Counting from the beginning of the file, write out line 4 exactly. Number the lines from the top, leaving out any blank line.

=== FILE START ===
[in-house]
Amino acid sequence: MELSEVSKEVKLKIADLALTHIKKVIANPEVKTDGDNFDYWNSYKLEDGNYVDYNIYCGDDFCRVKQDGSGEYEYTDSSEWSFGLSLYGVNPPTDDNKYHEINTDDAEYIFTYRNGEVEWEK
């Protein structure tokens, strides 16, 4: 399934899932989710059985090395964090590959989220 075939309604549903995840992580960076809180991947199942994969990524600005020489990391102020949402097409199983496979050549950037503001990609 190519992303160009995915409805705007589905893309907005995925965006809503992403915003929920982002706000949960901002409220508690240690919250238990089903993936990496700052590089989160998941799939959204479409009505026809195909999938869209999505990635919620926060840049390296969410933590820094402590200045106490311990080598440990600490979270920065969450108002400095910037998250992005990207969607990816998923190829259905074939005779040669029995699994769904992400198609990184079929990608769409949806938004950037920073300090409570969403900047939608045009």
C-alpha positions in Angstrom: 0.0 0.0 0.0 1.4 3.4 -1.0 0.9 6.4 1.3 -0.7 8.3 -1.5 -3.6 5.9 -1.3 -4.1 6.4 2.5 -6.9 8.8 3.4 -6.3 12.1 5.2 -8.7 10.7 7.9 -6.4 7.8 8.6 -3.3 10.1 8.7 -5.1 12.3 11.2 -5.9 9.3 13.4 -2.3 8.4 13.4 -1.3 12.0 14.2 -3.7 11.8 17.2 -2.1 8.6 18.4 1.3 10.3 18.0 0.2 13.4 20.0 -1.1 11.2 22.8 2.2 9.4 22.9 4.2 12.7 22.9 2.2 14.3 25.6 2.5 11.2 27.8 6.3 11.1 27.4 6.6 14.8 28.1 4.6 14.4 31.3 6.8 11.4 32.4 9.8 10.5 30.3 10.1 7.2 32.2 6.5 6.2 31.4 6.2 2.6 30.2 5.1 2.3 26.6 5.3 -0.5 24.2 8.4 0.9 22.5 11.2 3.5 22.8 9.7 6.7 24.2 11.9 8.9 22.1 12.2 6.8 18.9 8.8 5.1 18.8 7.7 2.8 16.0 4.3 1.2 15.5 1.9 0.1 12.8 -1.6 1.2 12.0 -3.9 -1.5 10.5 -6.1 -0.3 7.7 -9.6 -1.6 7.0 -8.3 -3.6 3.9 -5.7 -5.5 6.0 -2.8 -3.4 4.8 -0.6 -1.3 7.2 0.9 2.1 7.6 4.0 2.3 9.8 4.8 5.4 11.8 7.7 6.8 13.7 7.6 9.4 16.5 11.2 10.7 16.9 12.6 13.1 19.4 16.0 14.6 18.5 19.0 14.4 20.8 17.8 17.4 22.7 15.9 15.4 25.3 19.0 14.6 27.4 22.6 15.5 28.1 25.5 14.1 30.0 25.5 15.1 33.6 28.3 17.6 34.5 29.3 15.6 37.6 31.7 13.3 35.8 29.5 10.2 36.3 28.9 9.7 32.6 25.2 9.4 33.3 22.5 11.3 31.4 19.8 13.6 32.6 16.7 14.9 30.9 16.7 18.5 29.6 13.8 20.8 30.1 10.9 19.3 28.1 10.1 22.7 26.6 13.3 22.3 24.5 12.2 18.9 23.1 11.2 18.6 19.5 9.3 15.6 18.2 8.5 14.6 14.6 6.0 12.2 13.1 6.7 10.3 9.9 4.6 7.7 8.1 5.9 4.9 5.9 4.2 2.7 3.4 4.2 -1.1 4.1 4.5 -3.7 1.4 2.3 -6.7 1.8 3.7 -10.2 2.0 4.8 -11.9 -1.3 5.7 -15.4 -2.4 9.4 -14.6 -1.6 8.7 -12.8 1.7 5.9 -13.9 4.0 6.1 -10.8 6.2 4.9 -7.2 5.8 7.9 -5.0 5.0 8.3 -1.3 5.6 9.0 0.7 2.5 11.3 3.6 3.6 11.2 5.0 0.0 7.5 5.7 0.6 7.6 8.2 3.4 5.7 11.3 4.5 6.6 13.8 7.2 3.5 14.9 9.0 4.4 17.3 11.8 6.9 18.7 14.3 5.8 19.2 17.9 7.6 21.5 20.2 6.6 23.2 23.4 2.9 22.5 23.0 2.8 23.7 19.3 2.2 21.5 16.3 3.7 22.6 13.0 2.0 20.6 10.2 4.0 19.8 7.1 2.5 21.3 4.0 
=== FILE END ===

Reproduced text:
C-alpha positions in Angstrom: 0.0 0.0 0.0 1.4 3.4 -1.0 0.9 6.4 1.3 -0.7 8.3 -1.5 -3.6 5.9 -1.3 -4.1 6.4 2.5 -6.9 8.8 3.4 -6.3 12.1 5.2 -8.7 10.7 7.9 -6.4 7.8 8.6 -3.3 10.1 8.7 -5.1 12.3 11.2 -5.9 9.3 13.4 -2.3 8.4 13.4 -1.3 12.0 14.2 -3.7 11.8 17.2 -2.1 8.6 18.4 1.3 10.3 18.0 0.2 13.4 20.0 -1.1 11.2 22.8 2.2 9.4 22.9 4.2 12.7 22.9 2.2 14.3 25.6 2.5 11.2 27.8 6.3 11.1 27.4 6.6 14.8 28.1 4.6 14.4 31.3 6.8 11.4 32.4 9.8 10.5 30.3 10.1 7.2 32.2 6.5 6.2 31.4 6.2 2.6 30.2 5.1 2.3 26.6 5.3 -0.5 24.2 8.4 0.9 22.5 11.2 3.5 22.8 9.7 6.7 24.2 11.9 8.9 22.1 12.2 6.8 18.9 8.8 5.1 18.8 7.7 2.8 16.0 4.3 1.2 15.5 1.9 0.1 12.8 -1.6 1.2 12.0 -3.9 -1.5 10.5 -6.1 -0.3 7.7 -9.6 -1.6 7.0 -8.3 -3.6 3.9 -5.7 -5.5 6.0 -2.8 -3.4 4.8 -0.6 -1.3 7.2 0.9 2.1 7.6 4.0 2.3 9.8 4.8 5.4 11.8 7.7 6.8 13.7 7.6 9.4 16.5 11.2 10.7 16.9 12.6 13.1 19.4 16.0 14.6 18.5 19.0 14.4 20.8 17.8 17.4 22.7 15.9 15.4 25.3 19.0 14.6 27.4 22.6 15.5 28.1 25.5 14.1 30.0 25.5 15.1 33.6 28.3 17.6 34.5 29.3 15.6 37.6 31.7 13.3 35.8 29.5 10.2 36.3 28.9 9.7 32.6 25.2 9.4 33.3 22.5 11.3 31.4 19.8 13.6 32.6 16.7 14.9 30.9 16.7 18.5 29.6 13.8 20.8 30.1 10.9 19.3 28.1 10.1 22.7 26.6 13.3 22.3 24.5 12.2 18.9 23.1 11.2 18.6 19.5 9.3 15.6 18.2 8.5 14.6 14.6 6.0 12.2 13.1 6.7 10.3 9.9 4.6 7.7 8.1 5.9 4.9 5.9 4.2 2.7 3.4 4.2 -1.1 4.1 4.5 -3.7 1.4 2.3 -6.7 1.8 3.7 -10.2 2.0 4.8 -11.9 -1.3 5.7 -15.4 -2.4 9.4 -14.6 -1.6 8.7 -12.8 1.7 5.9 -13.9 4.0 6.1 -10.8 6.2 4.9 -7.2 5.8 7.9 -5.0 5.0 8.3 -1.3 5.6 9.0 0.7 2.5 11.3 3.6 3.6 11.2 5.0 0.0 7.5 5.7 0.6 7.6 8.2 3.4 5.7 11.3 4.5 6.6 13.8 7.2 3.5 14.9 9.0 4.4 17.3 11.8 6.9 18.7 14.3 5.8 19.2 17.9 7.6 21.5 20.2 6.6 23.2 23.4 2.9 22.5 23.0 2.8 23.7 19.3 2.2 21.5 16.3 3.7 22.6 13.0 2.0 20.6 10.2 4.0 19.8 7.1 2.5 21.3 4.0 